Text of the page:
When you’re feeling low it can seep into every part of your life. Your mood effects not just how you feel emotionally, but physically too. You feel worn out and exhausted and can’t find the motivation to do the things you need to do or that you’d normally want to do, be it seeing friends or family, dragging yourself to work or to the shops.
It also affects how you interpret the things that happen to you, making you much more likely to see things in a negative light – like looking at the world through dark glasses. Everything has a negative bias and to make things even worse, on top of what’s currently going on you’re even more likely to recall negative memories. Sigh.
It’s a vicious circle – just when you need your mind on-side to get you through a tough patch it can start to work against you, leaving you dwelling and ruminating on all the things you reckon you could have done better or differently. You replay things over and over again like a CD that’s stuck repeating the same lyrics: that night when you had one too many and fell over in front of all your colleagues; the time at work when you called your boss the wrong name; the argument you had with your partner when you said the one thing you vowed you wouldn’t. Before long you’re wallowing in the embarrassment, fear, anxiety and anguish you felt then and now feel again.
It only takes one tiny negative thought to trip you up, sending you flying down a slope to self-recrimination.
The ridiculous thing about dwelling is that despite thinking things over for hours, days, weeks or months, you’re not actually getting anywhere – you’re not achieving anything. You’re just torturing yourself both emotionally and physically as you’ll feel everything you did at the time all over again – sick, tense, panicky, sweaty, shaky etc. You’re not solving the problem and unless you build yourself a time machine there’s no going back and doing it again. All you’re doing is wasting time!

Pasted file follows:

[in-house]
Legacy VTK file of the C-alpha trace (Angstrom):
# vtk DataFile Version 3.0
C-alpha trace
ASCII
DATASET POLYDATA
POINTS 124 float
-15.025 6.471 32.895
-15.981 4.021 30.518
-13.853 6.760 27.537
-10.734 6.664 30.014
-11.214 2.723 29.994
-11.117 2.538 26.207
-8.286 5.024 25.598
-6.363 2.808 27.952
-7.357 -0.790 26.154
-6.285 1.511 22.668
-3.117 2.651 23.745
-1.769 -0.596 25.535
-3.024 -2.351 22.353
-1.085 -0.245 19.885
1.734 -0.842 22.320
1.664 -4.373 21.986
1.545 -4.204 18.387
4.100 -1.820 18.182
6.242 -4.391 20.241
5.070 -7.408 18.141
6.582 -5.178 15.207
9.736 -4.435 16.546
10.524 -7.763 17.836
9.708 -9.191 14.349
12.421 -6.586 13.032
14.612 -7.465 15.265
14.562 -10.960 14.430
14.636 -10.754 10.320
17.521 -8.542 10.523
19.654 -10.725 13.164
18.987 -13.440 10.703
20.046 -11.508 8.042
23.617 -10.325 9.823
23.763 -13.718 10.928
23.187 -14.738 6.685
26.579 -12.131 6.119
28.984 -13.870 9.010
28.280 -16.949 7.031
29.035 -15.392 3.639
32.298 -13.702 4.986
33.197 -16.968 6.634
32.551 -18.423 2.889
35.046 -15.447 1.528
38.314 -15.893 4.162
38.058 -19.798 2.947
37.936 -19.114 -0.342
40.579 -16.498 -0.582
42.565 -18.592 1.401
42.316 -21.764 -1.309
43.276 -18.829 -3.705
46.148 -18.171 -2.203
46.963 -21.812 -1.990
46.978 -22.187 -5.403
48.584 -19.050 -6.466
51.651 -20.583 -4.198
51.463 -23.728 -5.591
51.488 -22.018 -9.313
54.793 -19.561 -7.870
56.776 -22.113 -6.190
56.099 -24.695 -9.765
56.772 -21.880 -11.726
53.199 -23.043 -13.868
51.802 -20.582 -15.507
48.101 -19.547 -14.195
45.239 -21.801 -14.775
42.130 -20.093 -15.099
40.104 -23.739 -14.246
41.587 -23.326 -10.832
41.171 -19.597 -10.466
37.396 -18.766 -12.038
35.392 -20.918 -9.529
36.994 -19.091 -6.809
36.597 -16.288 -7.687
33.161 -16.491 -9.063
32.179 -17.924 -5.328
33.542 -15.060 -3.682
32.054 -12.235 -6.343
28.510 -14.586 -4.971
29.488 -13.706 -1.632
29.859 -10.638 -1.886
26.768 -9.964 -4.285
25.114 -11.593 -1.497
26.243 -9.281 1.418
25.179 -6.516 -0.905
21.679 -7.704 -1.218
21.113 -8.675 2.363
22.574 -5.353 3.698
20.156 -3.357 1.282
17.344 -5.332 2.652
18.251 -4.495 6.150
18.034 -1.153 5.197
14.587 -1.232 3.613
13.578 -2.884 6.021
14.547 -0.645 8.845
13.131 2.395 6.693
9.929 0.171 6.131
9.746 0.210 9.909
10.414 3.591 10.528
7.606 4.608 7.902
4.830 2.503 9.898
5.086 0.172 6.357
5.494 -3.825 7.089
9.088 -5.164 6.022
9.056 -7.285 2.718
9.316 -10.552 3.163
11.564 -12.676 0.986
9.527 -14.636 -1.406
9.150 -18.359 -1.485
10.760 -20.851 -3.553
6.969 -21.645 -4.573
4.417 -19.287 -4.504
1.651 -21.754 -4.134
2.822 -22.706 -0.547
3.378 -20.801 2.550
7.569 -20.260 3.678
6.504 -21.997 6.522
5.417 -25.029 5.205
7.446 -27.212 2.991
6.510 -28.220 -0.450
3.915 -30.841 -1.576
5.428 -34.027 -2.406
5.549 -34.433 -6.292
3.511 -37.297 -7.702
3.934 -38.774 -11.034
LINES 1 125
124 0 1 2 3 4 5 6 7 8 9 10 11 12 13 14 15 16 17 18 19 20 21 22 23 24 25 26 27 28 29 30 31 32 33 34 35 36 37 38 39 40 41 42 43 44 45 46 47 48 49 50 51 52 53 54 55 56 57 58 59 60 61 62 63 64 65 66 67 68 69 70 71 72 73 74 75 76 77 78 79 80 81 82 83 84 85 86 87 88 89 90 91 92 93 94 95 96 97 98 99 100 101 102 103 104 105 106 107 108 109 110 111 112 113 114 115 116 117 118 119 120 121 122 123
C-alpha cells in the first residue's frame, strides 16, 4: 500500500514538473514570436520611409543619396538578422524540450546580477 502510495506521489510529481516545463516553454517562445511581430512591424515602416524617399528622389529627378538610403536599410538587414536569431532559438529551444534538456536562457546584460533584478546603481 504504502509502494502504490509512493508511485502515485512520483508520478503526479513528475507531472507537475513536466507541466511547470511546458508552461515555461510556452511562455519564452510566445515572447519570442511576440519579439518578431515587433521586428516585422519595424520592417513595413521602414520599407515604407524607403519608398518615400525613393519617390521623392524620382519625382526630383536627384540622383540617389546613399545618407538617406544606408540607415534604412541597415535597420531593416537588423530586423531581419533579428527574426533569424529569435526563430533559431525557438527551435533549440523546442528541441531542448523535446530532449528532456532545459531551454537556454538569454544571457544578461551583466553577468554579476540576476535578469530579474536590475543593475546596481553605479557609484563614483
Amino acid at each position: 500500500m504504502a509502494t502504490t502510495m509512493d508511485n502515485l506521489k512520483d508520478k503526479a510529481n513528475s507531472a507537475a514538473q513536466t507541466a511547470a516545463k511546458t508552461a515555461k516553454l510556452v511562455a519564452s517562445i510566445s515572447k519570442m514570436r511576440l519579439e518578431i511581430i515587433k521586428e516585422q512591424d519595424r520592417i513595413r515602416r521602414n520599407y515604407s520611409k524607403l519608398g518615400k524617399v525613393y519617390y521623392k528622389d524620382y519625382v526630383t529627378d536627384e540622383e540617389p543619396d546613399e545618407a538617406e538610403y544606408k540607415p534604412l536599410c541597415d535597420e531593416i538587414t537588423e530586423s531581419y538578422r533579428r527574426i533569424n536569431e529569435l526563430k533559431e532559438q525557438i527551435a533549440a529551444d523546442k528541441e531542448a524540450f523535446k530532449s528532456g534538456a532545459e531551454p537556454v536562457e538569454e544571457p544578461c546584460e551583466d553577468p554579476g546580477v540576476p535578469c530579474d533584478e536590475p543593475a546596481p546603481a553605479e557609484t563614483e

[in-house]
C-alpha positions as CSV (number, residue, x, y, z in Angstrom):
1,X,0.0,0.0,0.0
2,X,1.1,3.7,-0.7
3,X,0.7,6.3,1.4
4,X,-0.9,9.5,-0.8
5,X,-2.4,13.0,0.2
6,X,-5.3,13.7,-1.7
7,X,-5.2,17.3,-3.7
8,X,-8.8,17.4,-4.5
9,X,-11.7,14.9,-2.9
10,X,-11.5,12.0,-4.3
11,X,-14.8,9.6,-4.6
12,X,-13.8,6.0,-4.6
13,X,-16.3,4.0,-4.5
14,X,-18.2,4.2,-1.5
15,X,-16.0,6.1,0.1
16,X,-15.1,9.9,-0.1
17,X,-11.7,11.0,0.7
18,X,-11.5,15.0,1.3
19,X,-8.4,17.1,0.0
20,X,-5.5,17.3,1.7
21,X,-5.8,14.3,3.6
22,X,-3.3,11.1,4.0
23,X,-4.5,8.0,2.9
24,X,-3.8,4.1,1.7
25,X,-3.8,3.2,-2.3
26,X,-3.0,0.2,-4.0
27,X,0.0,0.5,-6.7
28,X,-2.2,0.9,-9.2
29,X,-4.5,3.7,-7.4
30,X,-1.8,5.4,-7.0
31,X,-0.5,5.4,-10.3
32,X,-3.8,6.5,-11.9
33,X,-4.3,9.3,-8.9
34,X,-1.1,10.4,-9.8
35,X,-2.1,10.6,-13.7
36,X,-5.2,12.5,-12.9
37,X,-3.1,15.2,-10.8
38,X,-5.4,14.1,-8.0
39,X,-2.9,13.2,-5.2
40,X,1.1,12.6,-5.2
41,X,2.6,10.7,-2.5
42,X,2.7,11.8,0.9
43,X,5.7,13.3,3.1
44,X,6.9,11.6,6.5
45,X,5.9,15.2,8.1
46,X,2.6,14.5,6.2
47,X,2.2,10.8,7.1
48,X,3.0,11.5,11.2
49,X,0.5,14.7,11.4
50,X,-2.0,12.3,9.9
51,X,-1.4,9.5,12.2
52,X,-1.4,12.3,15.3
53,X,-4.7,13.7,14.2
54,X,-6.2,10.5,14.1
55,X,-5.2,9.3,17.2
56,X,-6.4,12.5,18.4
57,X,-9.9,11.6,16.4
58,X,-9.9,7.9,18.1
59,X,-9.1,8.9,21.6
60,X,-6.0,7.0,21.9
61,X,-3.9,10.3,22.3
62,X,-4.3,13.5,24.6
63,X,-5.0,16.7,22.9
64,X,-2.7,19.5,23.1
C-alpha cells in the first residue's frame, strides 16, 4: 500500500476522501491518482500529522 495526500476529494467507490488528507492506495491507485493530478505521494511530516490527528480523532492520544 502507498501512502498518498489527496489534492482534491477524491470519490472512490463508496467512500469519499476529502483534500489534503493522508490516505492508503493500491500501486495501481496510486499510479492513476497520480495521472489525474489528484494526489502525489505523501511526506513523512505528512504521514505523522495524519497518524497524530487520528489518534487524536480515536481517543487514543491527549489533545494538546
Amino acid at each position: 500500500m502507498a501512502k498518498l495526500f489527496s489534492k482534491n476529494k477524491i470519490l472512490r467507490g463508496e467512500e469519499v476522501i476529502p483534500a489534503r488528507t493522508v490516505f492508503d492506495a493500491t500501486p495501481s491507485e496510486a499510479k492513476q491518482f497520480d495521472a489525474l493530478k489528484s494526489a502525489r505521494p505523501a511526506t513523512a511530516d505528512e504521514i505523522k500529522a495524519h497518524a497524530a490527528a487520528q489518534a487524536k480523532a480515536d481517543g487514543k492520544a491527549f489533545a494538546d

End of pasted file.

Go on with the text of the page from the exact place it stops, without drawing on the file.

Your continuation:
This sort of thinking isn’t just a quick route to feeling bad, new research has found that brooding too much on negative events can play a big role in how likely you are to go on to suffer from depression, anxiety and stress.
Don’t panic though! There is a way out of this hideous dwelling spiral. While you can’t change the past, you can control how you think about things. The next time you find yourself dwelling on something tell yourself, “This is pointless” and then shift your attention to something else – make a conscious effort to stop dwelling. Choose to stop. Go and do something else and distract yourself: play a game, make a phone call, go for a walk or read a chapter of your book.
If the thoughts won’t go away then confront them. Ask yourself: “What would I tell a friend if the same thing had happened to them?” Chances are you’ll be much more kind and compassionate to a pal then you are being to yourself.
What happened has happened and that’s that. You can’t change the past, but you can learn from it. Instead of ruminating, start reflecting: “Okay, it was bad, but what can I take from it?” Now cut yourself some slack and move on!